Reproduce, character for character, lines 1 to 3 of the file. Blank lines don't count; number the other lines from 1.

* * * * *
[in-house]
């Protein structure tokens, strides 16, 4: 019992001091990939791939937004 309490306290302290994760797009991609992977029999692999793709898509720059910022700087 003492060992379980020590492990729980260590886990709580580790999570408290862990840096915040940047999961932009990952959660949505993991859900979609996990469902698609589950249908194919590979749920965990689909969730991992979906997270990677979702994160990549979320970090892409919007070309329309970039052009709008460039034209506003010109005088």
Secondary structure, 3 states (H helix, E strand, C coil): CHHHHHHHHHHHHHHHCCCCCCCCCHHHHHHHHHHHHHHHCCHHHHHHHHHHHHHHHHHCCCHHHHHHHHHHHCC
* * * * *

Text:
[in-house]
């Protein structure tokens, strides 16, 4: 019992001091990939791939937004 309490306290302290994760797009991609992977029999692999793709898509720059910022700087 003492060992379980020590492990729980260590886990709580580790999570408290862990840096915040940047999961932009990952959660949505993991859900979609996990469902698609589950249908194919590979749920965990689909969730991992979906997270990677979702994160990549979320970090892409919007070309329309970039052009709008460039034209506003010109005088």
Secondary structure, 3 states (H helix, E strand, C coil): CHHHHHHHHHHHHHHHCCCCCCCCCHHHHHHHHHHHHHHHCCHHHHHHHHHHHHHHHHHCCCHHHHHHHHHHHCC